the War of 1812
|Orders in Council (1807)|
|Embargo Act of 1807|
|Non-Intercourse Act (1809)|
|Macon's Bill Number 2|
|Rule of 1756|
|Little Belt Affair|
Harrison—and many subsequent historians—claimed that the Battle of Tippecanoe was a deathblow to Tecumseh's confederacy. Harrison, thereafter nicknamed "Tippecanoe", eventually became the President of the United States largely on the memory of this victory. The battle was a severe blow for Tenskwatawa, who lost prestige and the confidence of his brother. However, although it was a significant setback, Tecumseh began to secretly rebuild the alliance upon his return from the south.
By December, most of the major American papers began to carry stories on the battle. Public outrage quickly grew and many Americans blamed the British for inciting the tribes to violence and supplying them with firearms. Andrew Jackson was among the forefront of men calling for war, claiming that Indians were "excited by secret British agents." Other western governors called for action, William Blount of Tennessee called on the government to "purge the camps of Indians of every Englishmen to be found..." Acting on popular sentiment, Congress passed resolutions condemning the British for interfering in American domestic affairs. Tippecanoe fueled the worsening tension with Britain, culminating in a declaration of war only a few months later.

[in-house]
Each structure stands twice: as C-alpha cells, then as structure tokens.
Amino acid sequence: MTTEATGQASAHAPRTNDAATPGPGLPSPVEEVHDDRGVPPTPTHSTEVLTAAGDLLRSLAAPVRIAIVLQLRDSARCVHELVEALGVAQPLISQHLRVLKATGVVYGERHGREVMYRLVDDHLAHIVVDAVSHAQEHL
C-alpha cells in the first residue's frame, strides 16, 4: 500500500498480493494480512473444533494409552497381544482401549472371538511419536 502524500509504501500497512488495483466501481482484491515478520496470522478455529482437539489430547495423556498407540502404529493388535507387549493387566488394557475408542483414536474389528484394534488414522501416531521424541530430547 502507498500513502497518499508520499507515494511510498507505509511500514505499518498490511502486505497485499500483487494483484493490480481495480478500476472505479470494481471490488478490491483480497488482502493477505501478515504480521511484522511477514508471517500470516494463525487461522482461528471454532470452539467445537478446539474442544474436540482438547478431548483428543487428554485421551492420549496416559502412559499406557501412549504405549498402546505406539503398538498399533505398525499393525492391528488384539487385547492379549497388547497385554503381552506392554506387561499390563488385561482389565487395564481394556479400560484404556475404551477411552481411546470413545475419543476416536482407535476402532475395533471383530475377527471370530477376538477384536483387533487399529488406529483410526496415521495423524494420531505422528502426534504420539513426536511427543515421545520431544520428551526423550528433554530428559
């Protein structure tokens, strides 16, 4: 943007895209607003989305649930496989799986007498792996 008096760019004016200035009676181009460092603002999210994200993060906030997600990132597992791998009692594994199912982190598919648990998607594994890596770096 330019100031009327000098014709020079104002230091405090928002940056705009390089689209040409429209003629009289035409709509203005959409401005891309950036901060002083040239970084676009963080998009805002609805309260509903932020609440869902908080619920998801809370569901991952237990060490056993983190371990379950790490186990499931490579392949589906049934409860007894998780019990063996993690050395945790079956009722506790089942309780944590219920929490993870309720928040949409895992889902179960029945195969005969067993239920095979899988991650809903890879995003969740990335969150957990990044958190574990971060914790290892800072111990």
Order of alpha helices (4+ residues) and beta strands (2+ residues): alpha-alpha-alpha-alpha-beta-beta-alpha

As the Americans went to war with the British, Tecumseh found British allies in Canada. Canadians would subsequently remember Tecumseh as a defender of Canada, but his actions in the War of 1812—which would cost him his life—were a continuation of his efforts to secure Native American independence from outside dominance. Tecumseh continued the struggle until his death in the 1813 Battle of Thames, ending the native uprising.
Read more about this topic: Tecumseh's War
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